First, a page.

To assemble sandwiches: generously slather both sides of the toasted baguette with aioli or mayonnaise and pile on the shredded pork, caramelized onions, pickled jalepeños, cilantro and romaine leaves. Serve immediately.
2 teaspoons butter
1 tablespoon olive oil
2 large yellow onions, peeled and cut into ¼-inch half moon strips
1/2 teaspoon sugar
In a large skillet over medium heat, melt butter with oil. Add onions and sauté, stirring occasionally, for 10 minutes. Sprinkle with salt and sugar and continue cooking for another 15-20 minutes or until onions are very soft and have a deep caramelized color.
Tuesday, March 23, 2010
My good friend Minh-Hai is dating someone new. And he’s fabulous. Intelligent, open-minded, kind and thoughtful. But the funny thing about Ben is that he doesn’t cook. Actually, that’s an understatement. He doesn’t own a single pot, pan, knife, piece of cutlery or dish. Up until now, take-out and paper plates have kept him alive. But it’s funny what dating a foodie can do to a person. And let me tell you, anyone who walks into Crate and Barrel, explains that he’d like to make an omelet for the amazing girl he’s dating and walks out with a new skillet, a few plates and some silverware, is top dog in my book. Honestly men, little things go a long way.
So when I finally met Ben, we inevitably talked shop. He seemed genuinely interested in expanding his recipe repertoire, and since he’s of Jewish descent, I invited him over to learn how to make latkes.
Getting to know someone over food is one thing but standing there in front of sputtering pans of oil, flipping little crispy potato pancakes is quite another. Ben did wonderfully, and the latkes, he said, were delicious enough to receive his grandmother's approval.
Crispy Potato Latkes
This is the most basic latke recipe - green onions, chives or parsley can also be added into the mix. The traditional toppings include sour cream and applesauce but I bet crème fraiche and caviar would be fabulous. Makes roughly 40 3-inch latkes.
4 pounds potatoes, Yukon Gold or Russet, peeled
2 large yellow onions
1/3 cup matzo meal or all purpose flour (optional)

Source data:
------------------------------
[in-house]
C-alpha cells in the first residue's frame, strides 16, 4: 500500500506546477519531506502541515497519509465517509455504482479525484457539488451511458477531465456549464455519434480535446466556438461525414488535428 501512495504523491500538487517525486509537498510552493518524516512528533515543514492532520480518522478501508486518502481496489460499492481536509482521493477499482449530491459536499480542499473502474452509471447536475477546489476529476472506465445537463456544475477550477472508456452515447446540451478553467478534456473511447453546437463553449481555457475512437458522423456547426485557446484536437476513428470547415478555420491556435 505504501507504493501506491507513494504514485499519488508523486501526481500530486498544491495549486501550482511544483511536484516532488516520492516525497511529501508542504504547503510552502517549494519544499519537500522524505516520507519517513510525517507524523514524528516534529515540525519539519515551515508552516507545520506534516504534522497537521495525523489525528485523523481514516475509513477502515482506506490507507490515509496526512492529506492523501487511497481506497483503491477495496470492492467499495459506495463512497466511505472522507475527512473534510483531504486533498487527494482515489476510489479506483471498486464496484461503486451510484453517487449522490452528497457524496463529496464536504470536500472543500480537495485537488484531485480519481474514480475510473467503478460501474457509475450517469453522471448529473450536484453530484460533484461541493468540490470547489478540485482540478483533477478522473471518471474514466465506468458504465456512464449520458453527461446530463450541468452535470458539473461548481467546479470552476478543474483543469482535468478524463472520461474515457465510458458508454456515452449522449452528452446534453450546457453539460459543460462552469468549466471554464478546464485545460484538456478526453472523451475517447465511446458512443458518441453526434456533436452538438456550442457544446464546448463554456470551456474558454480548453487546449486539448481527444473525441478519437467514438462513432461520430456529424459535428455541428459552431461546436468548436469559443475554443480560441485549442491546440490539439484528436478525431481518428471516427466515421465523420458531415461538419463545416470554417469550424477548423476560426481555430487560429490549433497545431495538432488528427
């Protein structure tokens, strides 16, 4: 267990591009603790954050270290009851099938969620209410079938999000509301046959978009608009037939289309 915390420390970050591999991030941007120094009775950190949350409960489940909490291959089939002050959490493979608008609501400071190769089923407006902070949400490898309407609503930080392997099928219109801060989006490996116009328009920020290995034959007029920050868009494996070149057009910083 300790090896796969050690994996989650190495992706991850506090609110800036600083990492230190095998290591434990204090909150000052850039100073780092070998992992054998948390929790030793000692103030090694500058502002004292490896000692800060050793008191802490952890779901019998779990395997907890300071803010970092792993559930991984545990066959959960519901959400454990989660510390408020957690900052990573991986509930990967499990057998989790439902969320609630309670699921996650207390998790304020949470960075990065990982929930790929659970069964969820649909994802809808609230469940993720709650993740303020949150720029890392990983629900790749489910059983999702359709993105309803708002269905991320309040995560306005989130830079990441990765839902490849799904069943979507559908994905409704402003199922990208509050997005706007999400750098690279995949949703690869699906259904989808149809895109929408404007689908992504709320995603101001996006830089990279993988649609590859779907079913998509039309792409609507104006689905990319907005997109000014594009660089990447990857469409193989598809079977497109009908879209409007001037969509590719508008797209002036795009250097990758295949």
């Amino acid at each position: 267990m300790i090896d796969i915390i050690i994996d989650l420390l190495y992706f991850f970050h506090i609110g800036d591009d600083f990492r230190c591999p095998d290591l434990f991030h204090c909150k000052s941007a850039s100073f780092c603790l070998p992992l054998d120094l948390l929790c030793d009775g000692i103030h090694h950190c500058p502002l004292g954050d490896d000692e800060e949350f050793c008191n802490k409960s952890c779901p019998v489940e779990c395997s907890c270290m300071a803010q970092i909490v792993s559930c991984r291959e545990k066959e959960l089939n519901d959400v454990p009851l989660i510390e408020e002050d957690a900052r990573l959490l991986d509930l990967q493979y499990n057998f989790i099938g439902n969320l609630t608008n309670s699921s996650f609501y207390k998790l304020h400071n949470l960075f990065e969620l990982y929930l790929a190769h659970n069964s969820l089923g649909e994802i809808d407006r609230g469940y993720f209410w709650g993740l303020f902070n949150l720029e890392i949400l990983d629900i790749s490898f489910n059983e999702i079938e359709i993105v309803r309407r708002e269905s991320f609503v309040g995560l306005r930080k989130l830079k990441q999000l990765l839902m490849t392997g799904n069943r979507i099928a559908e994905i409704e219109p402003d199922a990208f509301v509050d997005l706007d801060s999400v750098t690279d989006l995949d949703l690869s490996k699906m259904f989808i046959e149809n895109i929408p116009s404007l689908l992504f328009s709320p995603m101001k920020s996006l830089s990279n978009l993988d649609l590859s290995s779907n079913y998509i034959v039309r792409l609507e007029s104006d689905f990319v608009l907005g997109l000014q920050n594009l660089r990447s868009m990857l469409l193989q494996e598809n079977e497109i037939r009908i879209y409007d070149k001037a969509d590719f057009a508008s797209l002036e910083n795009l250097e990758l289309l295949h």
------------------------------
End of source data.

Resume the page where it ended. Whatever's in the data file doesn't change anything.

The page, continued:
2 teaspoons salt
Vegetable oil for frying (peanut or high-oleic safflower oil)
On a box grater, shred potatoes and onions. Tip: you want to aim for long potato strands so it’s helpful to grate the potato lengthwise using a bit of force. You can also skip the workout and use a food processor fitted with a coarse shredding blade. Transfer potatoes and onions to a piece of cheesecloth or a clean kitchen towel and squeeze as dry as possible. When you think you've managed to get all of the moisture out, squeeze some more. This key step is what ensures crispy latkes.
Crack the eggs into a large bowl and beat lightly. Add the shredded potatoes and onions, matzo meal and salt; stir well.
In a large skillet, pour in about an 1/8th-inch of vegetable oil and heat over medium-high heat until very hot and shimmering but not smoking. Drop about 1/4 cup potato mixture into the skillet, flattening slightly into about 1/2-inch thickness (they should be a bit thicker in the middle than the outside edges). Repeat until you have 5 latkes in the pan. Fry until the edges and bottoms are golden brown, about 3 minutes, being sure to maintain the heat so that the oil bubbles around the edges. Flip and cook until golden brown all over, about 3 minutes more. Remove from skillet and drain on paper towels. Repeat with the remaining potato mixture, adding more oil to the skillet as needed. As you finish frying the latkes, they can be kept warm on a baking sheet in a 250°F oven.
Serve hot and crispy topped with applesauce or sour cream and lox.
Note: These can easily be done a day ahead of time. Just reheat in a single layer in a 400°F oven until crisp.